“I said I love you Momma and now he’s gone”, the words choked out between the sobs.

“I shouldn’t have loved him if it wasn’t going to be forever”, the ache in her heart a reflection of the joy his presence brought.

“Baby girl but isn’t that how Jesus taught us?” My words offered in the moment through God’s grace.

“We are to love without expectation”, I reminded her and I.

“You felt it and you gave it freely. Don’t ever feel badly about giving your love”.

“You are my brave girl”.



Talent Show

She caught me as I walked in the door.

Waving the green paper in her hand, telling me she was going to do the school talent show. All she needed was my signature.

What if she froze on stage?

What if kids laughed?

What if she looked at the others; the gymnast flipping, the ballerina leaping and the boy and his violin concerto, and somehow she felt less then?

How could I place her in the path of those possibilities?

Wasn’t my job to protect? Yet there she stood asking me to be a willing accomplice.

I was worn down in the moment. The paper signed, off she went.

For weeks she practiced with her friend and talked excitedly about the show.

Even after the preparation, I worried.

The evening arrived.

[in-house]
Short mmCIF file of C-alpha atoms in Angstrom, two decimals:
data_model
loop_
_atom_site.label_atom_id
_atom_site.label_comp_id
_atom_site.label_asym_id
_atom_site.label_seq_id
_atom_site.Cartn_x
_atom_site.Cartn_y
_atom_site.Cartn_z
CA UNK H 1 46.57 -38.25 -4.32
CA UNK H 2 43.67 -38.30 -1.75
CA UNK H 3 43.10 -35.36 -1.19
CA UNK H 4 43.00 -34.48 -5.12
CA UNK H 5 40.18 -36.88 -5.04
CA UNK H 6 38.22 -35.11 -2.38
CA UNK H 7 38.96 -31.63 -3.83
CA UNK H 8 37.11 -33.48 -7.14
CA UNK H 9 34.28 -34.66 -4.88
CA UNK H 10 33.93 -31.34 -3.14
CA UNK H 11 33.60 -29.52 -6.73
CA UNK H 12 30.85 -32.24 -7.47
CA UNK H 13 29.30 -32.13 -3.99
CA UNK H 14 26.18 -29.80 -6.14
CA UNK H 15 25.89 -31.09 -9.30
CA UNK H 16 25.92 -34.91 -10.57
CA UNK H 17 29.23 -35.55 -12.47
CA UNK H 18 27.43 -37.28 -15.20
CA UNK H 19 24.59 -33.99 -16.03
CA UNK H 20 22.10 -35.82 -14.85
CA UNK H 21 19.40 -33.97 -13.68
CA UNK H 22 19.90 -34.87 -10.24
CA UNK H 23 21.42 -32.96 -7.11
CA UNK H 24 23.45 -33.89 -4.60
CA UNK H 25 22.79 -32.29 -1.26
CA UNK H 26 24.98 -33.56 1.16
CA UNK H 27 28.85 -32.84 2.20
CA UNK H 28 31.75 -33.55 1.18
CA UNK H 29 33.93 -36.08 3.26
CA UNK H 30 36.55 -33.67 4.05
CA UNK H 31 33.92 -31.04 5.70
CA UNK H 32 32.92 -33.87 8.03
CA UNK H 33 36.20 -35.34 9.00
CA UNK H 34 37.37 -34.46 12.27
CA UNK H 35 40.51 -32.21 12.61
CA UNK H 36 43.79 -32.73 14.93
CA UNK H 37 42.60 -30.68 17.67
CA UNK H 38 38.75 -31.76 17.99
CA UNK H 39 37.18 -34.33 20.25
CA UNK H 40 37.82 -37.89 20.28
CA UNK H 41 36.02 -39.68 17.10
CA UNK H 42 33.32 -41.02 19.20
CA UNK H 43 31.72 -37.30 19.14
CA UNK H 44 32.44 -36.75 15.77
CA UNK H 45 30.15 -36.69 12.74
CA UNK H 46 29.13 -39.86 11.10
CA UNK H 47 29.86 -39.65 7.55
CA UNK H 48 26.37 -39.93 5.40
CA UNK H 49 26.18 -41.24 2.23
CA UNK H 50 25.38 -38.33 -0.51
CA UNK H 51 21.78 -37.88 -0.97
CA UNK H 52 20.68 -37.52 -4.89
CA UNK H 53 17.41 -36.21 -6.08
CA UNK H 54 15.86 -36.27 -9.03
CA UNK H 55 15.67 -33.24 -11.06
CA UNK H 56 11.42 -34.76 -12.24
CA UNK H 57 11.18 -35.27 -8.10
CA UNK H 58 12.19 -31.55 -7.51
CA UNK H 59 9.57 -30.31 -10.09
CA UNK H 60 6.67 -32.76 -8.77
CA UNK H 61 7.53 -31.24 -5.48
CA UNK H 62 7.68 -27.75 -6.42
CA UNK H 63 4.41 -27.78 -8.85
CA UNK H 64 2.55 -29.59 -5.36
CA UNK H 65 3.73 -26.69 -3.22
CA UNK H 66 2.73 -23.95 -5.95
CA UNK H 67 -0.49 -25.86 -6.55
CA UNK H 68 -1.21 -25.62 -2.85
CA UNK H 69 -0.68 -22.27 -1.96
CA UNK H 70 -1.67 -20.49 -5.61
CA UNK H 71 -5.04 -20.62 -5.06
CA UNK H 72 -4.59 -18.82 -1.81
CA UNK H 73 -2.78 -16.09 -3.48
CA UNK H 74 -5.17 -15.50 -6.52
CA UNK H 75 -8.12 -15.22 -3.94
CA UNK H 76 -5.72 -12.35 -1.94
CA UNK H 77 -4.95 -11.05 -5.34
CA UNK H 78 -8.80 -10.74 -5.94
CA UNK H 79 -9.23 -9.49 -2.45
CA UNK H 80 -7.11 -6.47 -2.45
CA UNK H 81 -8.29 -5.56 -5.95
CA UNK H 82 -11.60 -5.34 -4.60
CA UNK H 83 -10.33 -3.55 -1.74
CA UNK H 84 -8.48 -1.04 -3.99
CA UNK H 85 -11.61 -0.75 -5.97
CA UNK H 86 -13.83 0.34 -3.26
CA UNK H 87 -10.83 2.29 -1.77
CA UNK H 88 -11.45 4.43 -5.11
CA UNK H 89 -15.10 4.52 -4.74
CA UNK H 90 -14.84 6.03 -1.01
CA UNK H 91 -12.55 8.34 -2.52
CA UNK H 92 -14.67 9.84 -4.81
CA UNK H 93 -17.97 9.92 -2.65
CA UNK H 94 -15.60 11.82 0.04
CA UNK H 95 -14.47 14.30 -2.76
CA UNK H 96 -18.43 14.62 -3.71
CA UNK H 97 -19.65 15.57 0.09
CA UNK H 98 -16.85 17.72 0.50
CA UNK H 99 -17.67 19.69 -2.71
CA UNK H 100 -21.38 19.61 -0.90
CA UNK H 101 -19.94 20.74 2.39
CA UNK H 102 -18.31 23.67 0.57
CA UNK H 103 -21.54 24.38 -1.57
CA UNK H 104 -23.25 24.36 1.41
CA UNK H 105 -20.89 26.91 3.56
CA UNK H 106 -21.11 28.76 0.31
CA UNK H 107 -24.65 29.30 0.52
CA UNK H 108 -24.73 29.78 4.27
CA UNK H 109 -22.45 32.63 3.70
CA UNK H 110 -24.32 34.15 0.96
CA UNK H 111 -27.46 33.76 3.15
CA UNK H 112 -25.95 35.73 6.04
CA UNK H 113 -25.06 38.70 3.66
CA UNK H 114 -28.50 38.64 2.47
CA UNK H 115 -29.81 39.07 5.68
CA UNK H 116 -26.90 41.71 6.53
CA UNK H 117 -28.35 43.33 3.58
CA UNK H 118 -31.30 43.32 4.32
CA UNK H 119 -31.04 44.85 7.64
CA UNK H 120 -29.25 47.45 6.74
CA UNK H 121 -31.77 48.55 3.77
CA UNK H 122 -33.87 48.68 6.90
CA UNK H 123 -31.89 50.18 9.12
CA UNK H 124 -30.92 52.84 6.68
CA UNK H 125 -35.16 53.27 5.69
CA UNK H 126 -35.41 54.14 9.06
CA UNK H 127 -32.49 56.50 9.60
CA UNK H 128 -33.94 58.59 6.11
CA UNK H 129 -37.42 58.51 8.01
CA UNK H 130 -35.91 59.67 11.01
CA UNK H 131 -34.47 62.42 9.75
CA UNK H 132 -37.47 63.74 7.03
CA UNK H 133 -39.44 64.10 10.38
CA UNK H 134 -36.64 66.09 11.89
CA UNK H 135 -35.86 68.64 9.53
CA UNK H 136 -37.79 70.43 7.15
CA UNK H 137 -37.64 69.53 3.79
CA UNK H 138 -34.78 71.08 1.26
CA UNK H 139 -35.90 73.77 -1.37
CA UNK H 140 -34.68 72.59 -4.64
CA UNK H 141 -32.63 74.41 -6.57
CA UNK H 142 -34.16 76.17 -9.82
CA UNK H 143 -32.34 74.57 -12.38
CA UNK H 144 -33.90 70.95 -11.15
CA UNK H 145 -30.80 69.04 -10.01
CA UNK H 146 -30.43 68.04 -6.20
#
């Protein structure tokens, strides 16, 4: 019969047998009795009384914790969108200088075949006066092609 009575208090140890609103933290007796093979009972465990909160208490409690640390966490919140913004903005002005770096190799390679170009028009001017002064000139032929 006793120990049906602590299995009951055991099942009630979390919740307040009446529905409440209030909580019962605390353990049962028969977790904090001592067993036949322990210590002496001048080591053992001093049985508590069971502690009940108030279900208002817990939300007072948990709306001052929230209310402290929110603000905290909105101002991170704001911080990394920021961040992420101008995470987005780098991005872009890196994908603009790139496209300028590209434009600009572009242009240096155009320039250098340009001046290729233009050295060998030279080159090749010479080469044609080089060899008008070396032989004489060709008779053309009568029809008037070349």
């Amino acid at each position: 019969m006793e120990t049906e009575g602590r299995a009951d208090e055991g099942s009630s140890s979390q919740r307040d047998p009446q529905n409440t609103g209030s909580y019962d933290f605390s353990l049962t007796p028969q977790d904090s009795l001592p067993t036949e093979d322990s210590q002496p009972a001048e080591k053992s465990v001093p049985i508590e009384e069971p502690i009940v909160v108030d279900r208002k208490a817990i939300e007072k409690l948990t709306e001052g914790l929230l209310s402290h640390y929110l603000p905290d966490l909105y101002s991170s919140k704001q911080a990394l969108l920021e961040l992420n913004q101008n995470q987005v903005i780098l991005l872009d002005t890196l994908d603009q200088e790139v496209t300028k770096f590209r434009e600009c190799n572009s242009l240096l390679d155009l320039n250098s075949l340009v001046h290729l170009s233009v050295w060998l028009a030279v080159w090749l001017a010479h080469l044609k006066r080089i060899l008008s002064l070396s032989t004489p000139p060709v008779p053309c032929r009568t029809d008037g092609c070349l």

Glowing faces, happy smiles as parents and grandparents lined the aisles.

I sat glued to the hard, metal, folding chair wishing the night away, placing my own elementary school fears squarely on the shoulders of my ten year old.

Fears of rejection and failure from a recovering perfectionist, no wonder the air felt heavy.

But, as it always happens, she took the chance to teach me.

She sang.

Her face flushed with excitement, voice beginning softly then growing in confidence. The two friends side by side supporting one another.

Two minutes gone in the blink of an eye and it was over.

The exhale was for me alone. She had not needed it.

My story was not hers.

She wrote her own that night.







A rough night at gymnastics.

A cut, a fall, more tumbles when tumbling was not supposed to happen.

A quick trip for frozen yogurt and a smile returns.


Just as the sun sinks into the sky, while she licks the last remnants of treat from the spoon, her small voice catches me off guard.

“What can I pray for you for Momma?”

I cannot claim credit for teaching her to ask the question.

After weeks of watching us start each Sunday mass with that question to the person in the pew beside us, she has learned this is a way she can engage.

Her church community has nurtured in her the desire to connect in this manner.

I paused not sure how to answer.

There is a line I’ve often felt when revealing ones prayers that are closest to the heart.

“Will you pray for guidance and for wisdom for Momma?”

With the heart of a six year old her response makes me pause one more time.

“Can we pray now Momma? I want to pray for you and for some others I’ve been thinking about.”

Grateful for our church.

Grateful for this journey of mothering where I receive more then I give.